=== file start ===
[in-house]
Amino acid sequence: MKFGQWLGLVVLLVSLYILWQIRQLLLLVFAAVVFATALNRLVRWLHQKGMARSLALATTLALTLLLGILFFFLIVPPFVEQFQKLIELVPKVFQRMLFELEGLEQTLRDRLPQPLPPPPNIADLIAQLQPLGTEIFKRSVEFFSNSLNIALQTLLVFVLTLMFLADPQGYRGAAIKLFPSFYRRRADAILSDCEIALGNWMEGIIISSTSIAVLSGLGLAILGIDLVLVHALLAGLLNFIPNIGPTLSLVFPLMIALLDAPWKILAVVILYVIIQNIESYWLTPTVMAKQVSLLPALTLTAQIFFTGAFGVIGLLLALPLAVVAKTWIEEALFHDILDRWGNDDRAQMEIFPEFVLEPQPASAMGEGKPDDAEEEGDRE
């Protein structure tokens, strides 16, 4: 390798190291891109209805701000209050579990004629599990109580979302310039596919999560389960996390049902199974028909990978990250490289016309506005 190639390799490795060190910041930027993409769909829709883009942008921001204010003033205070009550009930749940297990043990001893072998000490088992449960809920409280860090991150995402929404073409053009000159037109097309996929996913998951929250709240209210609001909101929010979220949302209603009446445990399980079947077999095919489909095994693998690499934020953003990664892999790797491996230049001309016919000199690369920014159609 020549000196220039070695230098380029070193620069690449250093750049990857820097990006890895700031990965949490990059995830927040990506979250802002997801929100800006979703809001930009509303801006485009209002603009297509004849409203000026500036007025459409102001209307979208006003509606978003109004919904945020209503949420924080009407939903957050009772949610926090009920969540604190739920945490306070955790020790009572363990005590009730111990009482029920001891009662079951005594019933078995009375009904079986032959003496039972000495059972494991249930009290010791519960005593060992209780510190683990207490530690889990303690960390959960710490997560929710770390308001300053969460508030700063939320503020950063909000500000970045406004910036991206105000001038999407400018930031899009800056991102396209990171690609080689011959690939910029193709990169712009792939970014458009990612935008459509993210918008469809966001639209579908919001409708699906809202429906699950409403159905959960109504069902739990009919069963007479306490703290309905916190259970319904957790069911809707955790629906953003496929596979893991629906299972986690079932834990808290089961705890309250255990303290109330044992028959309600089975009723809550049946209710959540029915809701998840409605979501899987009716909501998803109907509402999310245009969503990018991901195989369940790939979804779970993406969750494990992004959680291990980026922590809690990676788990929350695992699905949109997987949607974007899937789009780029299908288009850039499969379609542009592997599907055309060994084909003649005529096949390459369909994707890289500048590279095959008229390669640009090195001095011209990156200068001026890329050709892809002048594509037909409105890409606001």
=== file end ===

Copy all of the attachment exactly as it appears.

[in-house]
Amino acid sequence: MKFGQWLGLVVLLVSLYILWQIRQLLLLVFAAVVFATALNRLVRWLHQKGMARSLALATTLALTLLLGILFFFLIVPPFVEQFQKLIELVPKVFQRMLFELEGLEQTLRDRLPQPLPPPPNIADLIAQLQPLGTEIFKRSVEFFSNSLNIALQTLLVFVLTLMFLADPQGYRGAAIKLFPSFYRRRADAILSDCEIALGNWMEGIIISSTSIAVLSGLGLAILGIDLVLVHALLAGLLNFIPNIGPTLSLVFPLMIALLDAPWKILAVVILYVIIQNIESYWLTPTVMAKQVSLLPALTLTAQIFFTGAFGVIGLLLALPLAVVAKTWIEEALFHDILDRWGNDDRAQMEIFPEFVLEPQPASAMGEGKPDDAEEEGDRE
């Protein structure tokens, strides 16, 4: 390798190291891109209805701000209050579990004629599990109580979302310039596919999560389960996390049902199974028909990978990250490289016309506005 190639390799490795060190910041930027993409769909829709883009942008921001204010003033205070009550009930749940297990043990001893072998000490088992449960809920409280860090991150995402929404073409053009000159037109097309996929996913998951929250709240209210609001909101929010979220949302209603009446445990399980079947077999095919489909095994693998690499934020953003990664892999790797491996230049001309016919000199690369920014159609 020549000196220039070695230098380029070193620069690449250093750049990857820097990006890895700031990965949490990059995830927040990506979250802002997801929100800006979703809001930009509303801006485009209002603009297509004849409203000026500036007025459409102001209307979208006003509606978003109004919904945020209503949420924080009407939903957050009772949610926090009920969540604190739920945490306070955790020790009572363990005590009730111990009482029920001891009662079951005594019933078995009375009904079986032959003496039972000495059972494991249930009290010791519960005593060992209780510190683990207490530690889990303690960390959960710490997560929710770390308001300053969460508030700063939320503020950063909000500000970045406004910036991206105000001038999407400018930031899009800056991102396209990171690609080689011959690939910029193709990169712009792939970014458009990612935008459509993210918008469809966001639209579908919001409708699906809202429906699950409403159905959960109504069902739990009919069963007479306490703290309905916190259970319904957790069911809707955790629906953003496929596979893991629906299972986690079932834990808290089961705890309250255990303290109330044992028959309600089975009723809550049946209710959540029915809701998840409605979501899987009716909501998803109907509402999310245009969503990018991901195989369940790939979804779970993406969750494990992004959680291990980026922590809690990676788990929350695992699905949109997987949607974007899937789009780029299908288009850039499969379609542009592997599907055309060994084909003649005529096949390459369909994707890289500048590279095959008229390669640009090195001095011209990156200068001026890329050709892809002048594509037909409105890409606001």